PhD studies at a university offer a unique way to improve personal communication skills and engrain the fundamental knowledge of the subject so deep within the mind that it might remain there even at an age when forgetting one’s own birthday no longer comes as a surprise. Of course I’m talking about teaching. The dreadfully exhausting and time-consuming, yet strangely pleasant activity that stands at the core of the academia itself.
I suppose each and every one of us has had a hand at this. Whether it’s about helping a younger sibling get to know the world just a tad better, assisting a friend with homework or instructing a fresh colleague. The process is immediately rewarding when met with success. Even ego-boosting at times. Is there anything not to enjoy about seeing a happy face of a person who finally “gets it” and knowing that you had a part in the amazing process of discovery? But that’s just the instant gratification part of the story that probably keeps us eager to engage in the activity. Yet a much more important part occurs silently in the background.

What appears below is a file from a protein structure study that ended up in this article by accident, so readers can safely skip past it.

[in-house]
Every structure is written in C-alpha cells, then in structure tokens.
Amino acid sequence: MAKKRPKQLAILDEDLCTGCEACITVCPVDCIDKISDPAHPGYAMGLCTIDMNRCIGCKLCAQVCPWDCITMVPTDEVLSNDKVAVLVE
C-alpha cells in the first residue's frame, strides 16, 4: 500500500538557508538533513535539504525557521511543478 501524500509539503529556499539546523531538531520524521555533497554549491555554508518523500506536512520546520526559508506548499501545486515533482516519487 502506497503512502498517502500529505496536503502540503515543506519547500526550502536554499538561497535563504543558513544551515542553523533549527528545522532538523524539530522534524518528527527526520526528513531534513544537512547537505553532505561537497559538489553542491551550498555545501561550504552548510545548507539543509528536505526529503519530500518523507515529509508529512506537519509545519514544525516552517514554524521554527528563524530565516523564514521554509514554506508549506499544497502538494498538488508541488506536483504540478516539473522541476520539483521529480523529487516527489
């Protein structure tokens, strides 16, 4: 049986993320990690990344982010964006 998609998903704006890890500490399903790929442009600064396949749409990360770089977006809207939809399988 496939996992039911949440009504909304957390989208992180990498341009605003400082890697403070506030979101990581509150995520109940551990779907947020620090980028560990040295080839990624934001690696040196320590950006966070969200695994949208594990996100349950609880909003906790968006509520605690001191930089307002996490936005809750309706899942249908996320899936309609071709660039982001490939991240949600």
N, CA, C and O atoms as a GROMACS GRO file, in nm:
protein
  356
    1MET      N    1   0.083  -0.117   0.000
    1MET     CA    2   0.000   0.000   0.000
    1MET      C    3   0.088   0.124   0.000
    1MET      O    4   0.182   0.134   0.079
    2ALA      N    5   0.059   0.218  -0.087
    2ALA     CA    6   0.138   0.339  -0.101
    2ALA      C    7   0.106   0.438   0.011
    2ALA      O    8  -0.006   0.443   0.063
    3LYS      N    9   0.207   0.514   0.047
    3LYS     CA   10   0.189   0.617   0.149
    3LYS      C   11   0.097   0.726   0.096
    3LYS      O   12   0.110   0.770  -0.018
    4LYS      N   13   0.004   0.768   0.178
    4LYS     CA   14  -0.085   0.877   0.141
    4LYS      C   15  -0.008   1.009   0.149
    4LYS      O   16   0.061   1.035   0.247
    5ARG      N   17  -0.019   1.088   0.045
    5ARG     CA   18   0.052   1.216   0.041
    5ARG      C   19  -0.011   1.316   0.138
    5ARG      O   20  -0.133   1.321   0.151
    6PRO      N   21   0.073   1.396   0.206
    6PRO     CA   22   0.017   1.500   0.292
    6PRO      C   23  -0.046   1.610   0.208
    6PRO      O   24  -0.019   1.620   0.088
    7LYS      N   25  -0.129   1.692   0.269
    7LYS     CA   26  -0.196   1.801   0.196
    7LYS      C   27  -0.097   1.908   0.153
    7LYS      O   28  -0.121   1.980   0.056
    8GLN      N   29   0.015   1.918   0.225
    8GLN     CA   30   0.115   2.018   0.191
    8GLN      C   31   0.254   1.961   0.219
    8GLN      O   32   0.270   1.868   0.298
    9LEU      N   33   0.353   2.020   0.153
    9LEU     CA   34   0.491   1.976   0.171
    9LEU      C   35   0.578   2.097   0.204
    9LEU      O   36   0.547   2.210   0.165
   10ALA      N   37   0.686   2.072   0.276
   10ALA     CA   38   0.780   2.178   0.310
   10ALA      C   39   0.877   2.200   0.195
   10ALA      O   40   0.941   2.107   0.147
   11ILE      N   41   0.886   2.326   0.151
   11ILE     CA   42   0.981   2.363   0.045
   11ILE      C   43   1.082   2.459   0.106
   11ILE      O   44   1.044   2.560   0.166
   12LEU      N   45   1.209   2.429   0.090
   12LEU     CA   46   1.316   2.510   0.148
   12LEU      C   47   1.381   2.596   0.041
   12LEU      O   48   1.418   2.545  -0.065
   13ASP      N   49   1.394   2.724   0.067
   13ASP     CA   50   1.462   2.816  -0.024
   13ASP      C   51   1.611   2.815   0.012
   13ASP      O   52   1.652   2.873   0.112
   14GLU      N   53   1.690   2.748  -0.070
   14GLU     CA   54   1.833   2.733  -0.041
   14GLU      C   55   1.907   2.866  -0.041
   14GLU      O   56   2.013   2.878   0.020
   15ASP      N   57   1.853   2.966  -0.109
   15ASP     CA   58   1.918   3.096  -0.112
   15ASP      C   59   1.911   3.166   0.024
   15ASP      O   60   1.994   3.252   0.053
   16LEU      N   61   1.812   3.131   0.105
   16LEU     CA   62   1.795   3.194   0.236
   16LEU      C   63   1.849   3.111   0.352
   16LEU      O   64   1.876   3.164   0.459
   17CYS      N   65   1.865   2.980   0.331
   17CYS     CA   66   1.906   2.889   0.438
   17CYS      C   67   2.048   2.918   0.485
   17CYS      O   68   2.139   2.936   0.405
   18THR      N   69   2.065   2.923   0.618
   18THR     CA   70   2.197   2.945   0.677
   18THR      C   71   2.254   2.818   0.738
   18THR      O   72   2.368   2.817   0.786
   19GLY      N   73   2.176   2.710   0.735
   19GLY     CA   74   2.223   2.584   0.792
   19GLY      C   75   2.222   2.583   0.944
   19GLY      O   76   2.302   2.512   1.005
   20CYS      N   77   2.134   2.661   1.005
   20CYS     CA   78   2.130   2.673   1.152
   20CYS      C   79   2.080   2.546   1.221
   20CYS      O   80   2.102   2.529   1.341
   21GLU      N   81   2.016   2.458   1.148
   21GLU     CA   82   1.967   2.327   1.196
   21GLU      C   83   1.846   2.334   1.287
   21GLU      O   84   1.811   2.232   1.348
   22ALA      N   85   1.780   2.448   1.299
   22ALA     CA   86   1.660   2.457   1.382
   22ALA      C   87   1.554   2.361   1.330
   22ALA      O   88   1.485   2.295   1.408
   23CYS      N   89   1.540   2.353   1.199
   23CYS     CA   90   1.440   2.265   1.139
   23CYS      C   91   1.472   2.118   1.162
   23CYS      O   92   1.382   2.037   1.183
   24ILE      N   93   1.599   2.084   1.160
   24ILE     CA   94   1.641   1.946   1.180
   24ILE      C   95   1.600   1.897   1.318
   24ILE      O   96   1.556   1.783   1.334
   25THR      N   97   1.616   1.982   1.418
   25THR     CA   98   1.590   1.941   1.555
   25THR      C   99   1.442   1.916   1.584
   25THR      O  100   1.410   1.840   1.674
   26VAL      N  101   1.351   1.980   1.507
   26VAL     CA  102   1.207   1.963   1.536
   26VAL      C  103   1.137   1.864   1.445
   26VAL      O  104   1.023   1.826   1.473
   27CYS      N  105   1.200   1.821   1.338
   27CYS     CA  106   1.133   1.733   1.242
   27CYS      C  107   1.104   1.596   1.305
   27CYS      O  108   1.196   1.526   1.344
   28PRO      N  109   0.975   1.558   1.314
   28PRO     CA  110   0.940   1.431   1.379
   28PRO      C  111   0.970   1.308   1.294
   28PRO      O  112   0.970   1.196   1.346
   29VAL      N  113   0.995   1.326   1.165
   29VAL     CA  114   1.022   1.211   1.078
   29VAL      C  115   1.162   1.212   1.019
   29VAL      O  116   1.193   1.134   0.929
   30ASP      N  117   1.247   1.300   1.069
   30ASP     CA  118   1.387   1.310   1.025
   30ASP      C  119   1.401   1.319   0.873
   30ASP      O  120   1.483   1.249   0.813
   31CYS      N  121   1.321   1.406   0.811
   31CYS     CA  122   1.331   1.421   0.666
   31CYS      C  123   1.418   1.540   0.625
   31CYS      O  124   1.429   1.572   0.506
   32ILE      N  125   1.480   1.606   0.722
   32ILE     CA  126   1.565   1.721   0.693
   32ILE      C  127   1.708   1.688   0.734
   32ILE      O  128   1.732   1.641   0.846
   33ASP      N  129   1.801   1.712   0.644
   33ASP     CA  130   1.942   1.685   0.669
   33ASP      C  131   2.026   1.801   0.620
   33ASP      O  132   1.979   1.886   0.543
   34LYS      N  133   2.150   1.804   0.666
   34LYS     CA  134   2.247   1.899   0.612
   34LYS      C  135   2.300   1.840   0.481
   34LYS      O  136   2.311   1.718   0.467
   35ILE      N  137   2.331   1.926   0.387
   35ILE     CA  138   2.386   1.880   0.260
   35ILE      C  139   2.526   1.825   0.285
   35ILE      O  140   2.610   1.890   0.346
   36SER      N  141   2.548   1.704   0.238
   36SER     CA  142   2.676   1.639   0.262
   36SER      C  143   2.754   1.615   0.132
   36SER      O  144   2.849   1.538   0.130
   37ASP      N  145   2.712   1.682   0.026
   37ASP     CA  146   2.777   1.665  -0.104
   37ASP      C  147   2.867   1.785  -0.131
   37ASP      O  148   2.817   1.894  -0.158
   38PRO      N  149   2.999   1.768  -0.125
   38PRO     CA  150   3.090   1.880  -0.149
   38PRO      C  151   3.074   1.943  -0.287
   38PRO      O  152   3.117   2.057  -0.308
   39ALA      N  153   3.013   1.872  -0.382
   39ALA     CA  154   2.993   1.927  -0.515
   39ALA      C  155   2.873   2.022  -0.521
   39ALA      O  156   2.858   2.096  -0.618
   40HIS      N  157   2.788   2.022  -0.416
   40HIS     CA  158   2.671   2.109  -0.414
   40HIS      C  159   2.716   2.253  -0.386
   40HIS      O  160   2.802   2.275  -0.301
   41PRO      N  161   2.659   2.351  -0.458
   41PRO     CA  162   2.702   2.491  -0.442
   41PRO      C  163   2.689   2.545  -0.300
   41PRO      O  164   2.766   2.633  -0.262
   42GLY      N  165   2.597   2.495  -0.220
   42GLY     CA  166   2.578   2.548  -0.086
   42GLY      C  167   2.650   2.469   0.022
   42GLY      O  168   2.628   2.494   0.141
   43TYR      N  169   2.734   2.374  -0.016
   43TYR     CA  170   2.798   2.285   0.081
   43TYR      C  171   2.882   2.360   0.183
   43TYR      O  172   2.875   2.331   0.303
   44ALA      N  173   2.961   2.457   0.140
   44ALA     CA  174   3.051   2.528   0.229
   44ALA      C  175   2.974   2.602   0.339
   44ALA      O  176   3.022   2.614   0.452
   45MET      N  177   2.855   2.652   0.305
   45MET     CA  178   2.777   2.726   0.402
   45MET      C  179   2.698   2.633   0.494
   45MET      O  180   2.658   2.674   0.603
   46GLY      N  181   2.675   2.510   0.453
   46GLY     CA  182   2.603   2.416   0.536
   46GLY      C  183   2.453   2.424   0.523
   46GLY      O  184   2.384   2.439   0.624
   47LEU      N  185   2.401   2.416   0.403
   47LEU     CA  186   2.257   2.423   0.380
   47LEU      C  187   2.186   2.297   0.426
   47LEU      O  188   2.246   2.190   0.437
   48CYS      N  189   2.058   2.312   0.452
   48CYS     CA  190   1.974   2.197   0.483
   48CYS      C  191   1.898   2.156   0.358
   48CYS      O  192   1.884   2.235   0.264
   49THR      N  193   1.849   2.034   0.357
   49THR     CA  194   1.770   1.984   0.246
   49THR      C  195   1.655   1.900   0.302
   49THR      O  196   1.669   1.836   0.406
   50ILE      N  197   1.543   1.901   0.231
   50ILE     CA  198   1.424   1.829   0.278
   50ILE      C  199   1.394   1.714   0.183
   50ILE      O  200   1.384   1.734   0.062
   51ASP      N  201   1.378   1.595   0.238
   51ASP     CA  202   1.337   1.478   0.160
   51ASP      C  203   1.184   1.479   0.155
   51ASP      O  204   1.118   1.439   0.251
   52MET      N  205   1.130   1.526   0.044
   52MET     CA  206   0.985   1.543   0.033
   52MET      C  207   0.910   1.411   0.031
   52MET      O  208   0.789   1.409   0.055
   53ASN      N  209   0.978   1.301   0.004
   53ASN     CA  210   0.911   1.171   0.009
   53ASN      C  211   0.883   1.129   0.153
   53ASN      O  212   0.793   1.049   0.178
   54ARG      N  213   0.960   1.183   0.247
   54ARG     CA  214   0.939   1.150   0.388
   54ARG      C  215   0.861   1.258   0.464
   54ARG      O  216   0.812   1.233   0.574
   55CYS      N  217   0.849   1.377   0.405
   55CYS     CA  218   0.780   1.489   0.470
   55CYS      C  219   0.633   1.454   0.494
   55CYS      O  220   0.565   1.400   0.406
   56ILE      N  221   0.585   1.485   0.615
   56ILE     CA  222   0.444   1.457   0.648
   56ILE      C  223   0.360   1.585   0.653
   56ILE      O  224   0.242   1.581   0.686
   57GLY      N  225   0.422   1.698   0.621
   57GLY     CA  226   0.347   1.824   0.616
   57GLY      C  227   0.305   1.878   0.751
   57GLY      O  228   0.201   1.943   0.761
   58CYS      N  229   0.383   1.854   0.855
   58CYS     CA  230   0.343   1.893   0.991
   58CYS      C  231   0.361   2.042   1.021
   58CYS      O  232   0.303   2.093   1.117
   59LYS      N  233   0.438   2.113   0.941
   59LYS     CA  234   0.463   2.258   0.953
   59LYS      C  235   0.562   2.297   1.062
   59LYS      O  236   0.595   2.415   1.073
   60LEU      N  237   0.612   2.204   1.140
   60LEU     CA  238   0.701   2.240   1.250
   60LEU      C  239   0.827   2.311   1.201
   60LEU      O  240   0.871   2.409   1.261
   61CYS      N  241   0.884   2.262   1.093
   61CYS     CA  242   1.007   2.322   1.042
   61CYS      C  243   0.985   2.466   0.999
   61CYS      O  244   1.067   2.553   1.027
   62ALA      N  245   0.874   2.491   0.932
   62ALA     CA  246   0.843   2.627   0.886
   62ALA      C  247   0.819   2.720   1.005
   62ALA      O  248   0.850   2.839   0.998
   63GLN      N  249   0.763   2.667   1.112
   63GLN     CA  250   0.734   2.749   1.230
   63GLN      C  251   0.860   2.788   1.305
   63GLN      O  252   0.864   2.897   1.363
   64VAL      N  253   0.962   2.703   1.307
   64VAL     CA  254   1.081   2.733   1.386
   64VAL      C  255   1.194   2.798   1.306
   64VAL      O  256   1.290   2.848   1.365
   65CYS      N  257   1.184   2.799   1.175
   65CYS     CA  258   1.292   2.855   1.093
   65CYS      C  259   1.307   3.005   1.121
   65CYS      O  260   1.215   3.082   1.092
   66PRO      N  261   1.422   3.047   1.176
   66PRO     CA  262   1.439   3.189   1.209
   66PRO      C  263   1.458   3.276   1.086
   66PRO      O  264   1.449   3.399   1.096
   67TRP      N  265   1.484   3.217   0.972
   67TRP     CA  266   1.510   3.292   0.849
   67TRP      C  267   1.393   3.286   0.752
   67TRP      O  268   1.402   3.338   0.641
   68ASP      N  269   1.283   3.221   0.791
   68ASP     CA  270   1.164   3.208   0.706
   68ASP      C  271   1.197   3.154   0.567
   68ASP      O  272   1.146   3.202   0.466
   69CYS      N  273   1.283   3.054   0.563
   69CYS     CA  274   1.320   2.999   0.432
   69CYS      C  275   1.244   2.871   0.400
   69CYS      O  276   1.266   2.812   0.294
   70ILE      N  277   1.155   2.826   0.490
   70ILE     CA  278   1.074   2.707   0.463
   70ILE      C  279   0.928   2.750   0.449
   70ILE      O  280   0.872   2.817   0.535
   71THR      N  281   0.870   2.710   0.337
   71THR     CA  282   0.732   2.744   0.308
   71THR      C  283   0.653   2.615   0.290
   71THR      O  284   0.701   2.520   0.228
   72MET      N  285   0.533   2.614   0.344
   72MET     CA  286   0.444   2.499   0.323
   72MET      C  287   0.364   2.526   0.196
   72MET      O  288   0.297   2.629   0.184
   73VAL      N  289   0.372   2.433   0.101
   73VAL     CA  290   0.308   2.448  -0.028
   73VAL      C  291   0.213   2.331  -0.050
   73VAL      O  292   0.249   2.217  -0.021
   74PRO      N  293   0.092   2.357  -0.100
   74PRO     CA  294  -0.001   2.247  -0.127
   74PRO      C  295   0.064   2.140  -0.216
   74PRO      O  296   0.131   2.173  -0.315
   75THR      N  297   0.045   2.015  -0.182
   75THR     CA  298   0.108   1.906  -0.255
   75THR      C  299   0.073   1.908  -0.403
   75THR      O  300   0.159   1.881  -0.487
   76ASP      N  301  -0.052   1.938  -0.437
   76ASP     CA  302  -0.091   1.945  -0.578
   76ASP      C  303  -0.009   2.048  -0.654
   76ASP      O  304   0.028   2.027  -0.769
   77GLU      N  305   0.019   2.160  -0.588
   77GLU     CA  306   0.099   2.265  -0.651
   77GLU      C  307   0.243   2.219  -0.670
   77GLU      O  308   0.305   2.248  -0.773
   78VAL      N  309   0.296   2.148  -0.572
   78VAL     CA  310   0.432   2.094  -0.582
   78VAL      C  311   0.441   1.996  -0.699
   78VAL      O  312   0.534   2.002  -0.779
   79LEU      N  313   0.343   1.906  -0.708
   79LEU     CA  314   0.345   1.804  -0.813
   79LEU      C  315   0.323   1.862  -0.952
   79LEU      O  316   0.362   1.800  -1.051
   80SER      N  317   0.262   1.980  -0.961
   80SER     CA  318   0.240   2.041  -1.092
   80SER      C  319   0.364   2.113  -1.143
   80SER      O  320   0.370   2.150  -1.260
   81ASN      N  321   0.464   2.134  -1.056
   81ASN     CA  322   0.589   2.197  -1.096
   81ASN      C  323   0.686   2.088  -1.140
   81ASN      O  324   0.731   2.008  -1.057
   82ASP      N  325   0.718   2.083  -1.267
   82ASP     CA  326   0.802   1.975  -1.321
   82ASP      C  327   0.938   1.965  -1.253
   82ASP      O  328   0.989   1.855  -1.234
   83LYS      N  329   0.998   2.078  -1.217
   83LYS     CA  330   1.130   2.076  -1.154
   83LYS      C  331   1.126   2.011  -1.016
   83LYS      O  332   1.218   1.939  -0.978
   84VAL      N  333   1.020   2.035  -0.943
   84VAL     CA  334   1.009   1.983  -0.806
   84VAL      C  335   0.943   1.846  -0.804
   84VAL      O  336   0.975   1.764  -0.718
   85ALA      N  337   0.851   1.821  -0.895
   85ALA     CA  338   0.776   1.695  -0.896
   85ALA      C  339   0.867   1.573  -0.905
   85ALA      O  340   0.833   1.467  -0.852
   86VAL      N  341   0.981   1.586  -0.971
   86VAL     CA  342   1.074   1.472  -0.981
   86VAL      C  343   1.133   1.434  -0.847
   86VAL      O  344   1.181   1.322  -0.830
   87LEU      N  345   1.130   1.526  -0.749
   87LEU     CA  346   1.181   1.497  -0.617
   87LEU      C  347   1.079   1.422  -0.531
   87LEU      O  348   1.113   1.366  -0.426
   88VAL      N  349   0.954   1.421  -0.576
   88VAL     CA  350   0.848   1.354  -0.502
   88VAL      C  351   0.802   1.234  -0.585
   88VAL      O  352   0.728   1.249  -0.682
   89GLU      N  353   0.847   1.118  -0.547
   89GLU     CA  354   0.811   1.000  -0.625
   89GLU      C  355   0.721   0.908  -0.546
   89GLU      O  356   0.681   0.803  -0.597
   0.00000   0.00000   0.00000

The concept of “learning by teaching” is well known and has been a topic of multiple papers both in popular and in scientific literature. However, the underlying mechanisms are still a matter of discussion and provide food for thought for behavioral scientists. But one thing is clear – the teacher has to constantly perform at the ever-advancing frontier of his/her personal knowledge in order to reap the maximum benefits to himself. Fortunately, there seems to be a limitless supply of eager students willing to test the intellectual capacity of the teachers as proper explanations of even the simplest subjects often require vast background knowledge. Furthermore, each newly learned thing does indeed amalgamate with prior knowledge and finds its way to be incorporated into the lectures.
As for other benefits, there’s a plethora of social and life skills that also get developed during teaching activities, especially in situations where students are participating in active discussions with the teacher. Examination of students expands this even further by introducing the need to create fair and well-rounded problems and to maintain the highest level of attention and professional integrity during grading. No wonder that in some universities teaching is a mandatory part of PhD studies!
What if teaching is not a part of your PhD? Fortunately, there are many (probably too many) opportunities to spread knowledge. From encounters with younger colleagues to chat rooms and social media – it is our responsibility to disseminate knowledge in the most comprehensive form for every audience imaginable!
Vidmantas Bieliūnas, KU Leuven
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